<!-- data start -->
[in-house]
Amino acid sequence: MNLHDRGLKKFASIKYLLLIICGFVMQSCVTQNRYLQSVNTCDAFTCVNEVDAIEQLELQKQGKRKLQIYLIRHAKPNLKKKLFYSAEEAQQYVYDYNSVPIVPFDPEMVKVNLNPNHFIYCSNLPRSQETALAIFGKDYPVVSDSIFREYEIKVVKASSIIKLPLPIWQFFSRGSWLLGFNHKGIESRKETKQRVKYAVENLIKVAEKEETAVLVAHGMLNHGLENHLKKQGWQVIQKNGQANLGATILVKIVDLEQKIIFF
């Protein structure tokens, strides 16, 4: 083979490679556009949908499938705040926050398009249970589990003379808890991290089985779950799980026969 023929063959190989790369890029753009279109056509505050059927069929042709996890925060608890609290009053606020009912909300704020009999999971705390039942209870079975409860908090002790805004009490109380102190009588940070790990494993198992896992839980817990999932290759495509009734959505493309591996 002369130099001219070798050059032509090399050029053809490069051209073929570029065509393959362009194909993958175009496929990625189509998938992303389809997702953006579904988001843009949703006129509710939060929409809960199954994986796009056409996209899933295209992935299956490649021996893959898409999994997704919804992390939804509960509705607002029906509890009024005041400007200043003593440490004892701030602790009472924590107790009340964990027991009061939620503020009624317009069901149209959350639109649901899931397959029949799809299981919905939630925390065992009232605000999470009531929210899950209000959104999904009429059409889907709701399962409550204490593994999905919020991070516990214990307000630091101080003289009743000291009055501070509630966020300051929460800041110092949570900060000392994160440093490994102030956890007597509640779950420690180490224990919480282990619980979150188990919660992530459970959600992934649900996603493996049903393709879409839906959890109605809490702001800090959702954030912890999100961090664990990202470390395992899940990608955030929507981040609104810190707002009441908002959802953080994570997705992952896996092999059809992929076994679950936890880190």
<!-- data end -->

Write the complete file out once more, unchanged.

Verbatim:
[in-house]
Amino acid sequence: MNLHDRGLKKFASIKYLLLIICGFVMQSCVTQNRYLQSVNTCDAFTCVNEVDAIEQLELQKQGKRKLQIYLIRHAKPNLKKKLFYSAEEAQQYVYDYNSVPIVPFDPEMVKVNLNPNHFIYCSNLPRSQETALAIFGKDYPVVSDSIFREYEIKVVKASSIIKLPLPIWQFFSRGSWLLGFNHKGIESRKETKQRVKYAVENLIKVAEKEETAVLVAHGMLNHGLENHLKKQGWQVIQKNGQANLGATILVKIVDLEQKIIFF
């Protein structure tokens, strides 16, 4: 083979490679556009949908499938705040926050398009249970589990003379808890991290089985779950799980026969 023929063959190989790369890029753009279109056509505050059927069929042709996890925060608890609290009053606020009912909300704020009999999971705390039942209870079975409860908090002790805004009490109380102190009588940070790990494993198992896992839980817990999932290759495509009734959505493309591996 002369130099001219070798050059032509090399050029053809490069051209073929570029065509393959362009194909993958175009496929990625189509998938992303389809997702953006579904988001843009949703006129509710939060929409809960199954994986796009056409996209899933295209992935299956490649021996893959898409999994997704919804992390939804509960509705607002029906509890009024005041400007200043003593440490004892701030602790009472924590107790009340964990027991009061939620503020009624317009069901149209959350639109649901899931397959029949799809299981919905939630925390065992009232605000999470009531929210899950209000959104999904009429059409889907709701399962409550204490593994999905919020991070516990214990307000630091101080003289009743000291009055501070509630966020300051929460800041110092949570900060000392994160440093490994102030956890007597509640779950420690180490224990919480282990619980979150188990919660992530459970959600992934649900996603493996049903393709879409839906959890109605809490702001800090959702954030912890999100961090664990990202470390395992899940990608955030929507981040609104810190707002009441908002959802953080994570997705992952896996092999059809992929076994679950936890880190």